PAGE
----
Friday, November 28, 2008

This Thanksgiving I Give Thanks to All of You Who Made this All Possible

This post over at the Mess That Greenspan Made blog is down right scary -- by some estimates the potential cost of the bailouts will reach $8.5 trillion. Can we survive that? No way that is going to get paid back. Or this at Calculated Risk showing that the current bear market is the worst ever (on a percentage basis).

It seems to me that the genesis of this "crisis" was in the 1980s, the rise of yuppiedom, and has gotten progressively worse by an ever growing populous that more and more chose to finance their lifestyle with debt vs. wealth earned until it reached the point where people willingly paid ludicrous prices for houses, a college education, etc. For kids who came of age during this 28-year span, living on debt has been the norm. I feel the most sorry for them, the unwinding will be the hardest on them as they don't know any better. But for the rest of us boomers who have witnessed, and in far too many cases gleefully participated in, the entire life-cycle of this debt-investment craze, I have little sympathy. Blame Wall St., bankers, financiers, etc. all you want but in the final analysis no one held a gun to your head, no one made you agree to pay a stupid price for your house.

Really, is cheaper housing such a bad thing? Maybe it is for you who listened to the self-interested persuasion of a realtor/agent, you who bought in to the ludicrous pricing and was hoping to retire on the sale of a house. But think past yourself (if you're able). Think about your kids and your grandkids. Do we really want a future where so few can afford something as simple and as basic as a house? Do we really want to live in a nation so impoverished by desperate attempts to prop up prices that we know in our heart of hearts are insane, even still? Besides, we have truly important things to worry about, like a world wracked by global warming, the solutions to which will require personal sacrifice on a scale we of the post-war generations can hardly imagine, and an ability to think beyond our own selfish wants and desires.

But at the very least let's not ever forget the people who got it right, early, when action could have made a difference:



I hope you all enjoyed your Thanksgiving.

Thursday, November 20, 2008

It's Official

I'm sure you all remember that classic April 10, 2007 Leslie Appleton-Young quote in the Marin IJ that went "When is the 30 percent decline in Marin County's [real estate] market going to happen? Not in my lifetime"? I promised you then in a post that I would be "keeping this link for future use so we can rub it in her face when the time comes". Well, that time has come:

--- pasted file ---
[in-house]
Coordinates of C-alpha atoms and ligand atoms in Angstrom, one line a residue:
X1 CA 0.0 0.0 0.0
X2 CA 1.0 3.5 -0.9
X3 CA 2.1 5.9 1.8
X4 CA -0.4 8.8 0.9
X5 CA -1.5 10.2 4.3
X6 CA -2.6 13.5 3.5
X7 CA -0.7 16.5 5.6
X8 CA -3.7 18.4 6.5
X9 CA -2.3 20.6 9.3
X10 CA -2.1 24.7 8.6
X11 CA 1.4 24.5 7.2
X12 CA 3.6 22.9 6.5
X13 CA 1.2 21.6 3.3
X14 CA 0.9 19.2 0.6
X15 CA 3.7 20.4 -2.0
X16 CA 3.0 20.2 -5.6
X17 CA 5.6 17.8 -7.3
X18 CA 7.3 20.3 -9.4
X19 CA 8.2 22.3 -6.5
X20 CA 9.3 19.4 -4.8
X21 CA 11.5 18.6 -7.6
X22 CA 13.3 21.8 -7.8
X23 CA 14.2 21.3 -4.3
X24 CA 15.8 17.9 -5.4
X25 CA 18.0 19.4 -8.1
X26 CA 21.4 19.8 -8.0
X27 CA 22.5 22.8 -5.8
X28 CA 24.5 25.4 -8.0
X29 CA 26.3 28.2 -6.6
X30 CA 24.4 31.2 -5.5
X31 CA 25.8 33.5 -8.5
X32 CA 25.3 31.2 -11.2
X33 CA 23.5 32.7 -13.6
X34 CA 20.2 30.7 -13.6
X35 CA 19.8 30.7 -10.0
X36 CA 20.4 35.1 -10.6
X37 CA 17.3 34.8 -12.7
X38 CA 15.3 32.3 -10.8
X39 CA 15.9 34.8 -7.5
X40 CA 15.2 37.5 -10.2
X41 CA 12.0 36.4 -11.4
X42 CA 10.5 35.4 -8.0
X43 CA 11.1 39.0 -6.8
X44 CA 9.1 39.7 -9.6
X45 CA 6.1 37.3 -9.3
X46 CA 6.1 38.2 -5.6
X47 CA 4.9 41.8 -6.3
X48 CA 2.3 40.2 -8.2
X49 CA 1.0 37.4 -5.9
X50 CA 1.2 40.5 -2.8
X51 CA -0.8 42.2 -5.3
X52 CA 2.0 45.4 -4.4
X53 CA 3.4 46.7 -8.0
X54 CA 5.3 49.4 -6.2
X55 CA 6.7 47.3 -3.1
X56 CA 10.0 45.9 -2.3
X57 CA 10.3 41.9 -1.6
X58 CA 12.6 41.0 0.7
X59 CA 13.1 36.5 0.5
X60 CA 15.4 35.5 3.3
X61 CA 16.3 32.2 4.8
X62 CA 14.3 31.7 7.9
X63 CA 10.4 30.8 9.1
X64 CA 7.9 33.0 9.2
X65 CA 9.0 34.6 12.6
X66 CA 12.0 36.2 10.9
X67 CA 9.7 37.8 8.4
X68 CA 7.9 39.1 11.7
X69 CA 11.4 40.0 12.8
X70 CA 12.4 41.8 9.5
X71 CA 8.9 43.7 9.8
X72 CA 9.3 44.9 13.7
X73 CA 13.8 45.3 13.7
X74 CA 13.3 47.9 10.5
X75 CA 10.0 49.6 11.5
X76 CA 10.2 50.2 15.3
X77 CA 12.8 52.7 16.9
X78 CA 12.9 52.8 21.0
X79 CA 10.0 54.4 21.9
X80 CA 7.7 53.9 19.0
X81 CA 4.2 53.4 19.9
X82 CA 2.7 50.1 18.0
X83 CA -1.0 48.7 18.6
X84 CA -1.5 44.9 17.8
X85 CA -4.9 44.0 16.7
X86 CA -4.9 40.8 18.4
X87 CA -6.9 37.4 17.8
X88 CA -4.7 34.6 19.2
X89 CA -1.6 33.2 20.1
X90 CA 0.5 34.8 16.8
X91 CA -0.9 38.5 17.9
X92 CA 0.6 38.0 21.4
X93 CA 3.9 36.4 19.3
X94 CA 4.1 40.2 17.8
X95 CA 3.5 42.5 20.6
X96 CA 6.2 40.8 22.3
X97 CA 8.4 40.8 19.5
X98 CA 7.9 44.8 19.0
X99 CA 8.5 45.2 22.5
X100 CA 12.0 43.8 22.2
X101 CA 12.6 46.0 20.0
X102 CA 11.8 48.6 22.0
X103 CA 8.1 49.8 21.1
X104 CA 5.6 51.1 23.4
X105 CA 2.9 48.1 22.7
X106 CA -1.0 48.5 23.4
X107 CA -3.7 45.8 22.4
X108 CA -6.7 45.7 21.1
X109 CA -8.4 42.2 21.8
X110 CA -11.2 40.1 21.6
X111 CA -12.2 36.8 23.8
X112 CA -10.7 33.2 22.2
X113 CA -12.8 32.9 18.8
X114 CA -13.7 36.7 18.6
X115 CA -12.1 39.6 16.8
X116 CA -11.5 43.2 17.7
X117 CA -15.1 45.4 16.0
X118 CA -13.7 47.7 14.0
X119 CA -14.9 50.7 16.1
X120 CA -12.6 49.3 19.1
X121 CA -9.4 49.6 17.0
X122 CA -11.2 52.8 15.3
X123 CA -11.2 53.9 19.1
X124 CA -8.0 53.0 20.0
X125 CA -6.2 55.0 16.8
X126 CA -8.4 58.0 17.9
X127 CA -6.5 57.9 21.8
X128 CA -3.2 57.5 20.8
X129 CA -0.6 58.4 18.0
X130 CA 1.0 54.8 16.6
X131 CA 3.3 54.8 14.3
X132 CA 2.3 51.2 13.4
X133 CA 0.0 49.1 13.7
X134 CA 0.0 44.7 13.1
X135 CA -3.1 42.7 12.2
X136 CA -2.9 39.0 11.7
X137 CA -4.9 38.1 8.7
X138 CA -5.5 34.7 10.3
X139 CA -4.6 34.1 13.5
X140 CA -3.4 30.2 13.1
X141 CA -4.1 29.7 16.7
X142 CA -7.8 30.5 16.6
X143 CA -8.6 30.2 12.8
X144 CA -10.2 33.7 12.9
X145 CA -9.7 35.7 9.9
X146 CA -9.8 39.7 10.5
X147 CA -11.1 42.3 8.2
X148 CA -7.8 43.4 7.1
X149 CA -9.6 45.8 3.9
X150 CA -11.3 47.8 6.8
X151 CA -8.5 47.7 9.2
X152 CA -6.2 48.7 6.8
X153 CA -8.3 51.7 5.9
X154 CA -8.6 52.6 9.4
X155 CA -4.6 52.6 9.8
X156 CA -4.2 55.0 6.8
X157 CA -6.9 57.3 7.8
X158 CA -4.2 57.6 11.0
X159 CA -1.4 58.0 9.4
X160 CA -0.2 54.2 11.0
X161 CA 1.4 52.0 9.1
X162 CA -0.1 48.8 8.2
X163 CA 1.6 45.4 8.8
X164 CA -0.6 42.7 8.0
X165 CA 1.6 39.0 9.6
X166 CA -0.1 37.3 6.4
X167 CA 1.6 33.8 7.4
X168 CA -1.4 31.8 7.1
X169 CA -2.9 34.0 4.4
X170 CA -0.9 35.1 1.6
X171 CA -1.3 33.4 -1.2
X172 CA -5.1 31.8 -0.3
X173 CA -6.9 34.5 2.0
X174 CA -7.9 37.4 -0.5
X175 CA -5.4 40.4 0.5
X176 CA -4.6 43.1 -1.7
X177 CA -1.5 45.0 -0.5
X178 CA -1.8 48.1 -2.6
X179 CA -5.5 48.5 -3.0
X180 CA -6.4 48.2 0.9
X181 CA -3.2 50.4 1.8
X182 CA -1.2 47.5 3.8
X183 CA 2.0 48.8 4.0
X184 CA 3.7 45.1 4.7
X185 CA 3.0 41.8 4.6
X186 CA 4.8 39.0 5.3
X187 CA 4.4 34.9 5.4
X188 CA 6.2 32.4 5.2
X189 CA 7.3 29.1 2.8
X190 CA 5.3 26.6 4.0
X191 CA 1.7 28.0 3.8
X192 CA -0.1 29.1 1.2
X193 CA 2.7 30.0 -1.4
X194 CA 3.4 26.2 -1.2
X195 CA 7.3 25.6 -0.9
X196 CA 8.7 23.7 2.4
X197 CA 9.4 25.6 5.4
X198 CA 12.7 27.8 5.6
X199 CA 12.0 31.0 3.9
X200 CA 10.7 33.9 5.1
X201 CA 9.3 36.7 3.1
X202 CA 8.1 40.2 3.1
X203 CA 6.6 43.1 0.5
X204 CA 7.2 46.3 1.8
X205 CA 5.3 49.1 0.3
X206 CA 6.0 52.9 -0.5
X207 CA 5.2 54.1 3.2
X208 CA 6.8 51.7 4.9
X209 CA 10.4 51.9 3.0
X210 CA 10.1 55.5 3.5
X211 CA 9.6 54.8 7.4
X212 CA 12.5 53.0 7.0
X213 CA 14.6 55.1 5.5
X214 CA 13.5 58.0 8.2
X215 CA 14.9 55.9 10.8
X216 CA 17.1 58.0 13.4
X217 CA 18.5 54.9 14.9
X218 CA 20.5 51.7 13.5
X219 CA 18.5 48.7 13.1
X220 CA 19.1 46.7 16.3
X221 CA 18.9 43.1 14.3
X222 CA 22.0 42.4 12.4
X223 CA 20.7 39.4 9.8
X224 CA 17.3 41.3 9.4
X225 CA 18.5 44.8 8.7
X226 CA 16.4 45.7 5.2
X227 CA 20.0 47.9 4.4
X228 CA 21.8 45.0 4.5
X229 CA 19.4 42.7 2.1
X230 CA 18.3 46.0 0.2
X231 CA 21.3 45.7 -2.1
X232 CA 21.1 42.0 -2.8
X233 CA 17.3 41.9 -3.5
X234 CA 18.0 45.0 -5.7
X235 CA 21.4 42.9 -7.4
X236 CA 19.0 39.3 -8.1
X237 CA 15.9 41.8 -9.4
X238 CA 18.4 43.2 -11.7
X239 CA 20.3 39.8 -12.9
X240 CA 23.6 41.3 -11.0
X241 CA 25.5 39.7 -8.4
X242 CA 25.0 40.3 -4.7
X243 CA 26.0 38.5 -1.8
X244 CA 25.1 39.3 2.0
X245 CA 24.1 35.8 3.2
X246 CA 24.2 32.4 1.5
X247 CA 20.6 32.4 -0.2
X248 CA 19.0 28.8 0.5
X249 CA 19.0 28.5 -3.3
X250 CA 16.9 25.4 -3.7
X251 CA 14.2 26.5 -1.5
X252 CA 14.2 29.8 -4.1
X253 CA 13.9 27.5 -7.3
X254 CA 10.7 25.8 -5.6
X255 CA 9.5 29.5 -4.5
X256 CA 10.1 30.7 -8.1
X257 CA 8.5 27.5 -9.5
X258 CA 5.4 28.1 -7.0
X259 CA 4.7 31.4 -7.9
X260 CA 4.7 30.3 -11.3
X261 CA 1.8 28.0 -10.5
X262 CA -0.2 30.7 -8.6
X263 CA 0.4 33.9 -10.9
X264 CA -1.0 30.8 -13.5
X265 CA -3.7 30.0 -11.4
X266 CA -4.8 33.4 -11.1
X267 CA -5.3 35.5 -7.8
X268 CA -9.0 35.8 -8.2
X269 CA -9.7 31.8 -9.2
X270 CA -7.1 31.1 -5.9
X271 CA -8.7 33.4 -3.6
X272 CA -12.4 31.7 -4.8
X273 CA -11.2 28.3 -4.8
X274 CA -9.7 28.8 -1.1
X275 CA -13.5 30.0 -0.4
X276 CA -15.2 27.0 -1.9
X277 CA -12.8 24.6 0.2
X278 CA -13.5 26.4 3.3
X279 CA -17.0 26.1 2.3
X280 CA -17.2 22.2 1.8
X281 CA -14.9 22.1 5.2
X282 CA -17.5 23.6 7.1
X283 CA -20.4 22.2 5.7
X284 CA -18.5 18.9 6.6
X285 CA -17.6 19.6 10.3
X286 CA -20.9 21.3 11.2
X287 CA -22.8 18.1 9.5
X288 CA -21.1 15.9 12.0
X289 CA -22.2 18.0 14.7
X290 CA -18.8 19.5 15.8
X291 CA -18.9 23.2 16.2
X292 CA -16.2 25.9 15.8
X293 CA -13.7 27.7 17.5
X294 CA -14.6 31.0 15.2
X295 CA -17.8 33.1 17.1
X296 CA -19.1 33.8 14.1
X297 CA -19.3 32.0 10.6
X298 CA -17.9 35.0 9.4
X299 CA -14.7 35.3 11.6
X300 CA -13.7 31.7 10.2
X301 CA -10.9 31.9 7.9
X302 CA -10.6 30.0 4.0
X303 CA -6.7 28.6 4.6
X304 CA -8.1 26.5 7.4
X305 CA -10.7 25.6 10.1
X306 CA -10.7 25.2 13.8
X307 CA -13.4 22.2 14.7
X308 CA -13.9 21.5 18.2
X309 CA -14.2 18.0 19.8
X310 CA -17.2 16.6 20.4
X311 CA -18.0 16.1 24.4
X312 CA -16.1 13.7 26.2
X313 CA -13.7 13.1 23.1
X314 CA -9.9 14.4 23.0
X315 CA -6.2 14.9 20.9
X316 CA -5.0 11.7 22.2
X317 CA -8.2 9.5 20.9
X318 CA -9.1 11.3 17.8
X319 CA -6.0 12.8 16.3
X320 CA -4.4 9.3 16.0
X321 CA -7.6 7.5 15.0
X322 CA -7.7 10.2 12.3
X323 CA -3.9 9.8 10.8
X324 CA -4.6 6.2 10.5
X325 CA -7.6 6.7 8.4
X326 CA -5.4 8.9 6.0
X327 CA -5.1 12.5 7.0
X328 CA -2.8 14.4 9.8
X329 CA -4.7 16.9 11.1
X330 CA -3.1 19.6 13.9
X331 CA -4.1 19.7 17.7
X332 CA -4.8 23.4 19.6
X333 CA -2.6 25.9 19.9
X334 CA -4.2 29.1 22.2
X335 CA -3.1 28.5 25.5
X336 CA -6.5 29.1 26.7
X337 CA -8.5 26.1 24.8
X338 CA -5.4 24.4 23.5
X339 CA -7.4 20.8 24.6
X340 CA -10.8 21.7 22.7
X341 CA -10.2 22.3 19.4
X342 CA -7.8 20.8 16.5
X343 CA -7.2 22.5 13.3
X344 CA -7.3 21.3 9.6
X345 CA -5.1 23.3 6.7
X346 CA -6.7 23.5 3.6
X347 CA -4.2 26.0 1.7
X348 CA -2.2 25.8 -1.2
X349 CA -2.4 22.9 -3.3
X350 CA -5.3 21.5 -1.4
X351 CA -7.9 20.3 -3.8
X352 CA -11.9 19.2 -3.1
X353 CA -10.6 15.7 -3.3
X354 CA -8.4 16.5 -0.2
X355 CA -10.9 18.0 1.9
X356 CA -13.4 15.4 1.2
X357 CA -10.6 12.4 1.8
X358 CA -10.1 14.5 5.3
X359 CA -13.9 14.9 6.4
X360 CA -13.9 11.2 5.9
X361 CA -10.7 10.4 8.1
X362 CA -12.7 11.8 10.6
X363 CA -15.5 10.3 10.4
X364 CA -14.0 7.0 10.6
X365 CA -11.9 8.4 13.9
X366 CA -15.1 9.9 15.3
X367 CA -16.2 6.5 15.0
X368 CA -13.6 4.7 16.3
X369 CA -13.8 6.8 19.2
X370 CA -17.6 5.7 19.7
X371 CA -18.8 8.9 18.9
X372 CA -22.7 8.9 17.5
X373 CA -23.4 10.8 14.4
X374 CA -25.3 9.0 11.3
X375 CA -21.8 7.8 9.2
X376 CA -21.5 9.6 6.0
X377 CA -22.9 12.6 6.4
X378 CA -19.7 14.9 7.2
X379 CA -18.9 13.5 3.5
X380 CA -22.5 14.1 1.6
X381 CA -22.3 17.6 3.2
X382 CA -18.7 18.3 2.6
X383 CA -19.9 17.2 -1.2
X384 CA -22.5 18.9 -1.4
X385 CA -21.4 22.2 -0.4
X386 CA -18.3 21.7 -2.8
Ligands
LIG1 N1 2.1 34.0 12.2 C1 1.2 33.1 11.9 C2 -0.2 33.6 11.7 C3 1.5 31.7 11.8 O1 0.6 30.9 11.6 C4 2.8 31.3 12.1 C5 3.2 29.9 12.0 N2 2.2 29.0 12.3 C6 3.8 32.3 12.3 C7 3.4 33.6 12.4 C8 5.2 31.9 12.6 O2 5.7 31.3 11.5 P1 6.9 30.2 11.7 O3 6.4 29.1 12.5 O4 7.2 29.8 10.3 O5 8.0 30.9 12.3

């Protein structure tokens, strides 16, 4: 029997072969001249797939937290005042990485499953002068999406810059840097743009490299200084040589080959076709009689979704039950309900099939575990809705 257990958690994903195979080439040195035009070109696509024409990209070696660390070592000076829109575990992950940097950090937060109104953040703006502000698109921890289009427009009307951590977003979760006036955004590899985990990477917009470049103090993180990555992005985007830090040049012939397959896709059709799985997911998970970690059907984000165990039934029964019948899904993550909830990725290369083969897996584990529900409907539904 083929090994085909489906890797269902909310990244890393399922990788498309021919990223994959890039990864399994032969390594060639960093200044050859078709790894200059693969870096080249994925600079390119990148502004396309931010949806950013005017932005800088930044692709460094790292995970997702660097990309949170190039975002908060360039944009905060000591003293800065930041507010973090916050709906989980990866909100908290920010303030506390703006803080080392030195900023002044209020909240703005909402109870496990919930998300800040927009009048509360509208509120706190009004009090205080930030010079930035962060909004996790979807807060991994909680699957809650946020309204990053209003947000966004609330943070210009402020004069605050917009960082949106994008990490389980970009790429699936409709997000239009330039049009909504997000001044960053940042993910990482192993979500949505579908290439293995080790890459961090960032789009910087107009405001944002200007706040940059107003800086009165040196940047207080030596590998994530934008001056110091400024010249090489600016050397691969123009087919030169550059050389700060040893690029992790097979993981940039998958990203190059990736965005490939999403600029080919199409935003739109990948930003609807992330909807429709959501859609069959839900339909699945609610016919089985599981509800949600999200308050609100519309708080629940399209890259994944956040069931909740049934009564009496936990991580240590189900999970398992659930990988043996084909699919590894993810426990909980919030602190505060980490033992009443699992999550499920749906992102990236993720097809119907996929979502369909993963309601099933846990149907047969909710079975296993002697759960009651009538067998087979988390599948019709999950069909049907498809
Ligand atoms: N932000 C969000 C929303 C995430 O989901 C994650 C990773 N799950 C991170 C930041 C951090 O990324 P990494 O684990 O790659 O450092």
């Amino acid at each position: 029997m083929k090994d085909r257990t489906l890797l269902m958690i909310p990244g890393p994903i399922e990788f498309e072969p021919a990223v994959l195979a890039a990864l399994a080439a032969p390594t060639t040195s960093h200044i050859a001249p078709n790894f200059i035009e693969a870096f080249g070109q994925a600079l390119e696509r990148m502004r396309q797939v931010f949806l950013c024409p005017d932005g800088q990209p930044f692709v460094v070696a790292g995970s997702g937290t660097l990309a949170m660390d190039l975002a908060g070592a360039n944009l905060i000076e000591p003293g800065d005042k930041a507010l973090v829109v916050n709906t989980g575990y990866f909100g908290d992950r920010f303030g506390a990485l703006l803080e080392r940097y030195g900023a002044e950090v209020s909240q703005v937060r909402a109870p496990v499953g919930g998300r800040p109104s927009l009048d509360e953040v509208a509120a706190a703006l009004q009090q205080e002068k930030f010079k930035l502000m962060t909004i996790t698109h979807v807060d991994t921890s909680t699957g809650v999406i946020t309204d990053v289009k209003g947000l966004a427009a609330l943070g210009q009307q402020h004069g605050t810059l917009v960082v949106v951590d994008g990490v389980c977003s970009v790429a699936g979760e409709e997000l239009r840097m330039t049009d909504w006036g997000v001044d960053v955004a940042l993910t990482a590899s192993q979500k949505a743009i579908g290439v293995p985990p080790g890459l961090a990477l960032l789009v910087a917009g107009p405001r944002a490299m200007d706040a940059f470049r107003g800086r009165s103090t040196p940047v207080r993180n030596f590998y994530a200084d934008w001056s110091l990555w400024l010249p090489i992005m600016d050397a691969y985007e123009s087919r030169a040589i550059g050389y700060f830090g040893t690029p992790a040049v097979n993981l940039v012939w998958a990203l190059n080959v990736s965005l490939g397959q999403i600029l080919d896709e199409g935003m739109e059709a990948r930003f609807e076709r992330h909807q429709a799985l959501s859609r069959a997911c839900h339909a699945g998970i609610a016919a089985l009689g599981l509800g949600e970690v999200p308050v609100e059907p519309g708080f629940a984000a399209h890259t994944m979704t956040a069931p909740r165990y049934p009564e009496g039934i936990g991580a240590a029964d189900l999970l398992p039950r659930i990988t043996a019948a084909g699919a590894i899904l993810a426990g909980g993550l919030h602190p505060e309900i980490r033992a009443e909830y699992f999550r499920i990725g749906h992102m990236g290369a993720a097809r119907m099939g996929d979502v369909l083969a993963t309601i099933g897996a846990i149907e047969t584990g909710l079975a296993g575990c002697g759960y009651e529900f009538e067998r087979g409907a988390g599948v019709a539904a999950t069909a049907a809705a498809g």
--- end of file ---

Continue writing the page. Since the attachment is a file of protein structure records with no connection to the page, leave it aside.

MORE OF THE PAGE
Leslie Appleton-Young: Consider your face officially rubbed in it.

From DataQuick:


When will people finally stop giving credibility to realtors and RE agents (and all others paid to have a particular point of view) by asking for their opinion on real estate? When will the mainstream media stop quoting them?

Saturday, November 08, 2008

Two Ways to Say the Same Thing

Here are two ways of saying the same thing. The first in 2007 and the second in a letter written 1802.



“I believe that banking institutions are more dangerous to our liberties than standing armies. If the American people ever allow private banks to control the issue of their currency, first by inflation, then by deflation, the banks and corporations that will grow up around [the banks] will deprive the people of all property until their children wake-up homeless on the continent their fathers conquered. The issuing power should be taken from the banks and restored to the people, to whom it properly belongs.”

Thomas Jefferson, Letter to the Secretary of the Treasury Albert Gallatin (1802), 3rd president of US (1743 - 1826)
The reason why we are in this mess is credit -- too much of it, too cheap. That's why housing, tuition, etc. went through the roof. Now our country is desperately dependent upon it and doing everything it can to prop up these phoney prices.

Withdrawal's a bitch, ain't it? Price things based on what people actually earn for themselves and it would all be reasonably affordable and "the economy" would still be humming along nicely. Stop meddling in the market Mr. and Mrs. Congressperson, Mr. Bernanke, Mr. Paulson. Let the free markets work; let them discover the correct prices of assets. Yes, it would be painful in the short term but we'd all be better off for it in the end.

As credit tightens and the credit pendulum swings the other way, those of you who bought with borrowed dollars thinking the sky's the limit and those of you who are planning to do so now had better watch out.
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